delve a little deeper....
I have already written about this in this blog, but I wanted to add some further food for thought.
It has been announced that The All Party Parliamentary Group on Prostitution and the Global Sex Trade (APPG) are launching an inquiry to assess the current UK legal settlement surrounding prostitution. They wish to identify how legislation to tackle demand could safeguard those in danger of sexual exploitation and abuse.
A survey has now been published to gather data for this inquiry. I am urging you, whether as a punter or sex worker to complete it. This is the link.
I will follow this blog with one on some thoughts on how to fill it in if you're stuck!
As with the Scottish bill and anything most anti prostitution feminists say the onus is on those who are victims and who are abused. Hooray! Of course, we all want those who are violating women and forcing them into prostitution dealing with. We want women to be able to work safely and have confidence that the law will look after them.
However, I already had a sneaky suspicion that the tone for this inquiry has been set. I shall quote Mr Shuker, the chair of the APPG again.
"While a minority of women who enter prostitution claim to do so willingly, for the overwhelming majority it is a result of contributing factors including previous sexual abuse, debt, drugs, coercion, homelessness, domestic violence and others."
Secondly, the project is funded by CARE (Christian Action Research and Education) and whilst one dislikes stereotyping I’m fairly sure that Christian groups tend not to look favourably on any type of prostitution.
The problem of course is that there is a whole raft of types of women in prostitution, but of course certain groups (the church, feminists, MPs, the unworldly) like to browbeat us with the notion that prostitution is violence against women, no woman wants to be a prostitute and that they are all drug addicts, victims, mentally unstable etc etc.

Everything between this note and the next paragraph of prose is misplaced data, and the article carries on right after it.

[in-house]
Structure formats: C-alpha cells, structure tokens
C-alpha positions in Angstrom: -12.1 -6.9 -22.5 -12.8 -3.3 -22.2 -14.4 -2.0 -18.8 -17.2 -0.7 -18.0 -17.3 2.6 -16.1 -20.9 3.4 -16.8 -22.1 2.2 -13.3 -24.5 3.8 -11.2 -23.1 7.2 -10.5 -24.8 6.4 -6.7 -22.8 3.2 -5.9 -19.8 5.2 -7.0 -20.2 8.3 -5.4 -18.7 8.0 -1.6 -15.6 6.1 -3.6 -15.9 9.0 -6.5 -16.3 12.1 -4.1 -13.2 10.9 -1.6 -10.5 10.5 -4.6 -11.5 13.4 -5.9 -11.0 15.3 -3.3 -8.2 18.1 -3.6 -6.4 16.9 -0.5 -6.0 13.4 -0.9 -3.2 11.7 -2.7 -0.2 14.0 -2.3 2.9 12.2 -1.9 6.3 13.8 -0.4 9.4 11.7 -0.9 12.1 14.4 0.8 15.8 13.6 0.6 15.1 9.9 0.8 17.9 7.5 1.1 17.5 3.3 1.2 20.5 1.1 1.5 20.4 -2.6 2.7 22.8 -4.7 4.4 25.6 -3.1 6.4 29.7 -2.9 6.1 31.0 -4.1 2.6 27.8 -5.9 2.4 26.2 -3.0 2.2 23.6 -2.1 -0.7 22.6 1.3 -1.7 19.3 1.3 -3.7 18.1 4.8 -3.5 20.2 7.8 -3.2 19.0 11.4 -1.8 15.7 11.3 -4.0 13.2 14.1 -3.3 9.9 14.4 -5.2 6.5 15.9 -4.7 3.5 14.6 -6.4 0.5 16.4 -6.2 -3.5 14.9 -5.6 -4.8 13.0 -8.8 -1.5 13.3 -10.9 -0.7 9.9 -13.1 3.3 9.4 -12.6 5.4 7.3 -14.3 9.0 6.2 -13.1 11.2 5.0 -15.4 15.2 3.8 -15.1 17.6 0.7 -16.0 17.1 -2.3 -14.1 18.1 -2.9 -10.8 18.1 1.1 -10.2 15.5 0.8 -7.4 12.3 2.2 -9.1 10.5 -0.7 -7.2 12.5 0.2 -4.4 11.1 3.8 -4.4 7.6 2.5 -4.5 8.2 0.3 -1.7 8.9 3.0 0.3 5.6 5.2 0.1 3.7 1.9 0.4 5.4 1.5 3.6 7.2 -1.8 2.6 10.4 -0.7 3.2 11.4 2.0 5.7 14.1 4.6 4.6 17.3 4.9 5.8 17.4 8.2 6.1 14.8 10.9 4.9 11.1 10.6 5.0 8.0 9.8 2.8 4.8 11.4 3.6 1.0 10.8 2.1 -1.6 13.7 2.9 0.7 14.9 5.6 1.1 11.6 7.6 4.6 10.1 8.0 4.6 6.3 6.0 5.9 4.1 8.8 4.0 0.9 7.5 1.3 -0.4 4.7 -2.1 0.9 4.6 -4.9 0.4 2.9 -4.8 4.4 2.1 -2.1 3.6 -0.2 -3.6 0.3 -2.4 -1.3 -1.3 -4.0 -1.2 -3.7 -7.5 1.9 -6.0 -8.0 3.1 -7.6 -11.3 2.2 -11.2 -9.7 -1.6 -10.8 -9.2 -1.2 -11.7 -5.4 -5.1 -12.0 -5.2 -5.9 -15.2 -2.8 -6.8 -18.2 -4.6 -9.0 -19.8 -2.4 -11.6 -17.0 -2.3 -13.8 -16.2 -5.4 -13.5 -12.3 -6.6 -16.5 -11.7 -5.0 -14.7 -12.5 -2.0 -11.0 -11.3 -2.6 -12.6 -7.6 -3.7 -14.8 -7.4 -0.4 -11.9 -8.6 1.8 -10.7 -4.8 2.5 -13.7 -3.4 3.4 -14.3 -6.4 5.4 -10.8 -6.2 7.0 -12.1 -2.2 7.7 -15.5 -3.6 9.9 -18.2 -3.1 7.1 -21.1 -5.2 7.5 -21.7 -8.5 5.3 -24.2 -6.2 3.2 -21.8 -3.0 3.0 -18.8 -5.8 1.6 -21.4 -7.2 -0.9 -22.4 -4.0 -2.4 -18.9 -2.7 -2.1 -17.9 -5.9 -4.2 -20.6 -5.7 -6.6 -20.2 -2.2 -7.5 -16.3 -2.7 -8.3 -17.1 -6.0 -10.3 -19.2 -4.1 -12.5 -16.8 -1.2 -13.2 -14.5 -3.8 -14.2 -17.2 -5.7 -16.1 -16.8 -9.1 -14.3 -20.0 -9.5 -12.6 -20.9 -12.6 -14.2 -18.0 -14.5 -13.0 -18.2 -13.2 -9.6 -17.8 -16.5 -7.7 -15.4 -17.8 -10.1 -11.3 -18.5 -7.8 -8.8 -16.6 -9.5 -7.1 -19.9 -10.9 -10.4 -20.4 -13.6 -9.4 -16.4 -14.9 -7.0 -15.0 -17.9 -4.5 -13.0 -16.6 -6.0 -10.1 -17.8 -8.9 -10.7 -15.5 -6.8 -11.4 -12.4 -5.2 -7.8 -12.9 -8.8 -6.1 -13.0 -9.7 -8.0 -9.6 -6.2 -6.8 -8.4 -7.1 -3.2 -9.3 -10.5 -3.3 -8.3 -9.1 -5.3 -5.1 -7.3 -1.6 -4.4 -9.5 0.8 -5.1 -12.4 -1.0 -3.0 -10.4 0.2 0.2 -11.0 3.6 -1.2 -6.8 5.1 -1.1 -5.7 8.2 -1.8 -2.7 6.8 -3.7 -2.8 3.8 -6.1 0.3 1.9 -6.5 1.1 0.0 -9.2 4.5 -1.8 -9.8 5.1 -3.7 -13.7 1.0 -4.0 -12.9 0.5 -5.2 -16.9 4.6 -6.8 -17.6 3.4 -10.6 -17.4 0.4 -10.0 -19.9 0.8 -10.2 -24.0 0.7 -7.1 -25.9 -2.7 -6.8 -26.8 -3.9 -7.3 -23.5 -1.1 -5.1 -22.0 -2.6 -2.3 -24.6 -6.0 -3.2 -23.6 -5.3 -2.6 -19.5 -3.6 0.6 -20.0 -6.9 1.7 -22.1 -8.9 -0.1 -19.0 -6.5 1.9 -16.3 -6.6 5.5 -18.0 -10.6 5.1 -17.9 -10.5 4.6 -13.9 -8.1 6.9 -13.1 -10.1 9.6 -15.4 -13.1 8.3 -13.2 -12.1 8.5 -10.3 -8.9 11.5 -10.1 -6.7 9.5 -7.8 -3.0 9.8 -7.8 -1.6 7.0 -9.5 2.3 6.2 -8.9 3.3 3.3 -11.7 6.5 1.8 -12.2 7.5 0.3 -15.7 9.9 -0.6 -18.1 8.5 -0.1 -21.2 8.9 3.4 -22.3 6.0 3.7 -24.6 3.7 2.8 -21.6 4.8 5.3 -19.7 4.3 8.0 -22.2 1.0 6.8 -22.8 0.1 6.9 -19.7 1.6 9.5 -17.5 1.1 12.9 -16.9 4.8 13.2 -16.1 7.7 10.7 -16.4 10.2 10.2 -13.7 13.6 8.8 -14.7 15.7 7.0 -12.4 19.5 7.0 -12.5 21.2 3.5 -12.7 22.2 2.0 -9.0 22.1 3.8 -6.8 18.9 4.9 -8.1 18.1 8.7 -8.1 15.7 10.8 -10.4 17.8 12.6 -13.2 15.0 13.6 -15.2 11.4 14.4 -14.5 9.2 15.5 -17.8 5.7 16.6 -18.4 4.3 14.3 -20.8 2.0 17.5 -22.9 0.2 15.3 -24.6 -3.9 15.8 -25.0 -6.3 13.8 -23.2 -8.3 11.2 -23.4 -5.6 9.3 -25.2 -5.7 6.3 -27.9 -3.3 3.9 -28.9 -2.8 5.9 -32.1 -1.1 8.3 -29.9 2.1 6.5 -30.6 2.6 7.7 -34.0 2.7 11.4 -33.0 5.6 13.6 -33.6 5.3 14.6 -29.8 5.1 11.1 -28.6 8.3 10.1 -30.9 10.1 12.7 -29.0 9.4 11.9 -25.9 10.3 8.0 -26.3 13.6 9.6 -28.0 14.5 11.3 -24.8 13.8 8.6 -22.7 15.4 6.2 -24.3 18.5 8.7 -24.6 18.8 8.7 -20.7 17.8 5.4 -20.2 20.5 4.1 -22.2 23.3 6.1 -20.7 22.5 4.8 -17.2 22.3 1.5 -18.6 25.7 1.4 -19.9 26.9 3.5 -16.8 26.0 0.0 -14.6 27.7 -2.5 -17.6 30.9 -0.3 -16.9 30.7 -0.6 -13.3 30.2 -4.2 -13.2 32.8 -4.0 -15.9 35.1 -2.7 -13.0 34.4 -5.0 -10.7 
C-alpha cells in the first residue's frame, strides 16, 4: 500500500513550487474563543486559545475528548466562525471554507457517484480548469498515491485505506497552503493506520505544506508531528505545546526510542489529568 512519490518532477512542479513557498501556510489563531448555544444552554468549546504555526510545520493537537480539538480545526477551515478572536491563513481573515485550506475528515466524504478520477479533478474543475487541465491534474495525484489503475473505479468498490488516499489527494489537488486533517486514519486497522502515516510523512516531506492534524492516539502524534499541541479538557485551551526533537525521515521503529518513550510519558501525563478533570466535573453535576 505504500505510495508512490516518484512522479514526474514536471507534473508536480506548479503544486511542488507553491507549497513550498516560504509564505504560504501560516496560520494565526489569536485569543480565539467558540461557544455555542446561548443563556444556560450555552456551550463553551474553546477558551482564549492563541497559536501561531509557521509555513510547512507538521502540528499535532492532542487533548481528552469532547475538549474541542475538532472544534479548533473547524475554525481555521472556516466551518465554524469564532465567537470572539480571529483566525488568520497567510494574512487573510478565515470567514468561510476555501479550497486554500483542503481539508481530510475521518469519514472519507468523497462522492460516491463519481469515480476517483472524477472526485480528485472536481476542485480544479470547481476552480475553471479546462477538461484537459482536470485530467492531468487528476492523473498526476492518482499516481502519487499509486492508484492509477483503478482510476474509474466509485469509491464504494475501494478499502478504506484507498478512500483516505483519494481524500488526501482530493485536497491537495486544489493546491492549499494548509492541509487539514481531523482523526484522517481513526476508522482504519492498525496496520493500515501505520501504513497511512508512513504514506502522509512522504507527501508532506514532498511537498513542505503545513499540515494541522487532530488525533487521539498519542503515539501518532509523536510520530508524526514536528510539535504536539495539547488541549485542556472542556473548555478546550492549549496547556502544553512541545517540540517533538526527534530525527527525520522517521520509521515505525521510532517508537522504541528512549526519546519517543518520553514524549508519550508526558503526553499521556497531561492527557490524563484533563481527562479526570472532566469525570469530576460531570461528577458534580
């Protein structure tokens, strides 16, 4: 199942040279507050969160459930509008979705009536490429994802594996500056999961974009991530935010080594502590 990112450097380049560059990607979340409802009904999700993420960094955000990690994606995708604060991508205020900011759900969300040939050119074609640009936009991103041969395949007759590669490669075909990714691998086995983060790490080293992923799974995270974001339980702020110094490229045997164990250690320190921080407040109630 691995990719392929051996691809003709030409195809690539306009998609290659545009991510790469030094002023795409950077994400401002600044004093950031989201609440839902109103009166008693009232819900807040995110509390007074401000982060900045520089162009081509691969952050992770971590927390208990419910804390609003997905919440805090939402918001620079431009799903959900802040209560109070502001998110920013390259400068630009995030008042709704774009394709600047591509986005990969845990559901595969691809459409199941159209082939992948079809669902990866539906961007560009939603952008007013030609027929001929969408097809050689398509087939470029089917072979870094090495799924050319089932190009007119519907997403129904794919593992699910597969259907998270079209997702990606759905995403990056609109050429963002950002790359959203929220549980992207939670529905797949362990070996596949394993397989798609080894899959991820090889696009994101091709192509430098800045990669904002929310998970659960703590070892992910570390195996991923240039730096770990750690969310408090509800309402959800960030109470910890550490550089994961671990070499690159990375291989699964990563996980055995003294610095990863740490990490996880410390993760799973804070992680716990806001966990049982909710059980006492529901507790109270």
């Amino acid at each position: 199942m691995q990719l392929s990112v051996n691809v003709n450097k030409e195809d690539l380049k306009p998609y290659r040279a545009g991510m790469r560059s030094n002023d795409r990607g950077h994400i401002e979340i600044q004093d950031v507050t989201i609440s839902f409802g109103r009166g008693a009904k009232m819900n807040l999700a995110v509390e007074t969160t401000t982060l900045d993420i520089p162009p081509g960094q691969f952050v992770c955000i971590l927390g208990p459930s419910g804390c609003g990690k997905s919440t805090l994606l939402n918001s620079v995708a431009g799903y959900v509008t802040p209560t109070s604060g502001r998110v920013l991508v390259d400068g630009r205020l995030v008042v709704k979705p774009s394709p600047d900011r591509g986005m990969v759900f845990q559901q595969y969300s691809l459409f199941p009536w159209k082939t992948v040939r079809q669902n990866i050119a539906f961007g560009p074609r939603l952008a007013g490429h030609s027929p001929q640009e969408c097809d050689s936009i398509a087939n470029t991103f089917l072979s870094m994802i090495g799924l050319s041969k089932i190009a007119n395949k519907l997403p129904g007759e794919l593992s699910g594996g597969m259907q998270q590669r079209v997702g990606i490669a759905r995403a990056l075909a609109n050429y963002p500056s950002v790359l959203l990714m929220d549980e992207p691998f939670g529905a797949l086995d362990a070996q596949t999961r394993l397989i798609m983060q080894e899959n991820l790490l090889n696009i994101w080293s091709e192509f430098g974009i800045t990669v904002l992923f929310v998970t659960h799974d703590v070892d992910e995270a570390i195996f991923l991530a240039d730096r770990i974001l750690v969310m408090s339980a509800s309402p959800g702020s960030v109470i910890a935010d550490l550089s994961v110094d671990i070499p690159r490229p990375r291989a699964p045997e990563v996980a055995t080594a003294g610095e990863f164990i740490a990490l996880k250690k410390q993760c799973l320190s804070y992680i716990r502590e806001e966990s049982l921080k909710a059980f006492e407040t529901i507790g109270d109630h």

I decided to find a little more out about the members of the APPG. We already know the chair’s opinion so who else is in this gallery of rogues? The full list of the APPG members can be found here.
Let us look at Fiona MacTaggart-
Pretty well known in her views on prostitution. In 2008, on the BBC’s Today in Parliament programme Mactaggart said "Something like 80% of women in prostitution are controlled by their drug dealer, their pimp, or their trafficker."When questioned on her claim she stated that it "came from an official Government publication into prostitution and the sex trade". However, The Home Office have stated that they "do not endorse or use the figure that 80 per cent of prostitutes are controlled by others". In January 2009 MacTaggart told the House of Commons that she regarded all women prostitutes as the victims of trafficking, because their route into the sector "almost always involves coercion, enforced addiction to drugs and violence from their pimps or traffickers."
In May 2011, she went further and said "I don't think most men who use prostitutes think of themselves as child abusers, but they are"
Although to be fair to her, back in 2006 she did tell the BBC:
"What we have a responsibility to do as a government is to make sure that women who are involved in prostitution are safe and one of the ways of doing that is making sure that where two women are working together from a flat they don't face a 14 year sentence."
Hmmm, not sure what changed...
Baroness O’Cathain said in May 2009 (regarding Clause 14 of the Policing and Crime Bill) that she would have preferred an outright ban on prostitution.
So already we can see that possibly some of the members have quite strong opinions about what they think about prostitution. How can an inquiry be unbiased when such people are responsible for it. Whilst I haven’t found anything much relevant on other members I certainly haven’t found any of them to have a positive, more rounded view on the subject.
Note the official purpose of this inquiry is this-
To raise awareness of the impact of the sale of sexual services on those involved and to develop proposals for government action to tackle individuals who create demand for sexual services as well as those who control prostitutes; to protect prostituted women by helping them to exit prostitution and to prevent girls from entering prostitution.
I have highlighted the section that basically means that they have already decided that individuals who pay for sex require tackling. That means men (and women) who pay for sex could well be criminalised, as per the proposals in Scotland (and other countries). This is a big fucking deal. I've written about this before so won't repeat myself again.
The Good News